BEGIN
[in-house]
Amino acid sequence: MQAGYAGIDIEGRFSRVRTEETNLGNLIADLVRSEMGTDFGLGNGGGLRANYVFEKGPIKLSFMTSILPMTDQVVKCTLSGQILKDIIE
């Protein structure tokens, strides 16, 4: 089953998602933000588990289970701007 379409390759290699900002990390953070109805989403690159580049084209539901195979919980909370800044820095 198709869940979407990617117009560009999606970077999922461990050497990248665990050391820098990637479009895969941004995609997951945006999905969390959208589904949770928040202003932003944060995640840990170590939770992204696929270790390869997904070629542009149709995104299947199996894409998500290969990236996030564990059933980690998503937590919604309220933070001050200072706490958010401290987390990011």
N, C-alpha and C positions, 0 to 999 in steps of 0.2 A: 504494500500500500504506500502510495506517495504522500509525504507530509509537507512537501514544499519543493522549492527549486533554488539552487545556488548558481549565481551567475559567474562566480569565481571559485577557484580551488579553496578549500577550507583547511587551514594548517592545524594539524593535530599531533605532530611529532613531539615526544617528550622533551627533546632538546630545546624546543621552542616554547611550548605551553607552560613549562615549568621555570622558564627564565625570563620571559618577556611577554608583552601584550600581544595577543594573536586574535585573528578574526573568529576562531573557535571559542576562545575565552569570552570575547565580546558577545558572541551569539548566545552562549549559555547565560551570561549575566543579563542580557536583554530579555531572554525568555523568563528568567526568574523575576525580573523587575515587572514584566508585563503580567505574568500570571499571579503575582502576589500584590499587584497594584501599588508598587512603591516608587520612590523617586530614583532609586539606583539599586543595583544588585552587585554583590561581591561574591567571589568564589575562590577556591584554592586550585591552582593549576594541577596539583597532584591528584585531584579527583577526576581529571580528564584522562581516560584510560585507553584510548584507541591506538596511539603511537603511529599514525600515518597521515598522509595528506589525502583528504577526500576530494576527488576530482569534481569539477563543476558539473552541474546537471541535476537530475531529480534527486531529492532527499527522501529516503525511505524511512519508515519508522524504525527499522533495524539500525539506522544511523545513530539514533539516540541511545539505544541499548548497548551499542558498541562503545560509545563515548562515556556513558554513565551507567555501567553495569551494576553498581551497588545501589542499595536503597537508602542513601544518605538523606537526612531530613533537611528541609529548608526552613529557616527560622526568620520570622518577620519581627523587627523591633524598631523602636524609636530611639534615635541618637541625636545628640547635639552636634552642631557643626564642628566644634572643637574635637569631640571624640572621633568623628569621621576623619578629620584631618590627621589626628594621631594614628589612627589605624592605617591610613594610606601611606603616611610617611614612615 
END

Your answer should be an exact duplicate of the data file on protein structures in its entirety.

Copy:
[in-house]
Amino acid sequence: MQAGYAGIDIEGRFSRVRTEETNLGNLIADLVRSEMGTDFGLGNGGGLRANYVFEKGPIKLSFMTSILPMTDQVVKCTLSGQILKDIIE
């Protein structure tokens, strides 16, 4: 089953998602933000588990289970701007 379409390759290699900002990390953070109805989403690159580049084209539901195979919980909370800044820095 198709869940979407990617117009560009999606970077999922461990050497990248665990050391820098990637479009895969941004995609997951945006999905969390959208589904949770928040202003932003944060995640840990170590939770992204696929270790390869997904070629542009149709995104299947199996894409998500290969990236996030564990059933980690998503937590919604309220933070001050200072706490958010401290987390990011």
N, C-alpha and C positions, 0 to 999 in steps of 0.2 A: 504494500500500500504506500502510495506517495504522500509525504507530509509537507512537501514544499519543493522549492527549486533554488539552487545556488548558481549565481551567475559567474562566480569565481571559485577557484580551488579553496578549500577550507583547511587551514594548517592545524594539524593535530599531533605532530611529532613531539615526544617528550622533551627533546632538546630545546624546543621552542616554547611550548605551553607552560613549562615549568621555570622558564627564565625570563620571559618577556611577554608583552601584550600581544595577543594573536586574535585573528578574526573568529576562531573557535571559542576562545575565552569570552570575547565580546558577545558572541551569539548566545552562549549559555547565560551570561549575566543579563542580557536583554530579555531572554525568555523568563528568567526568574523575576525580573523587575515587572514584566508585563503580567505574568500570571499571579503575582502576589500584590499587584497594584501599588508598587512603591516608587520612590523617586530614583532609586539606583539599586543595583544588585552587585554583590561581591561574591567571589568564589575562590577556591584554592586550585591552582593549576594541577596539583597532584591528584585531584579527583577526576581529571580528564584522562581516560584510560585507553584510548584507541591506538596511539603511537603511529599514525600515518597521515598522509595528506589525502583528504577526500576530494576527488576530482569534481569539477563543476558539473552541474546537471541535476537530475531529480534527486531529492532527499527522501529516503525511505524511512519508515519508522524504525527499522533495524539500525539506522544511523545513530539514533539516540541511545539505544541499548548497548551499542558498541562503545560509545563515548562515556556513558554513565551507567555501567553495569551494576553498581551497588545501589542499595536503597537508602542513601544518605538523606537526612531530613533537611528541609529548608526552613529557616527560622526568620520570622518577620519581627523587627523591633524598631523602636524609636530611639534615635541618637541625636545628640547635639552636634552642631557643626564642628566644634572643637574635637569631640571624640572621633568623628569621621576623619578629620584631618590627621589626628594621631594614628589612627589605624592605617591610613594610606601611606603616611610617611614612615 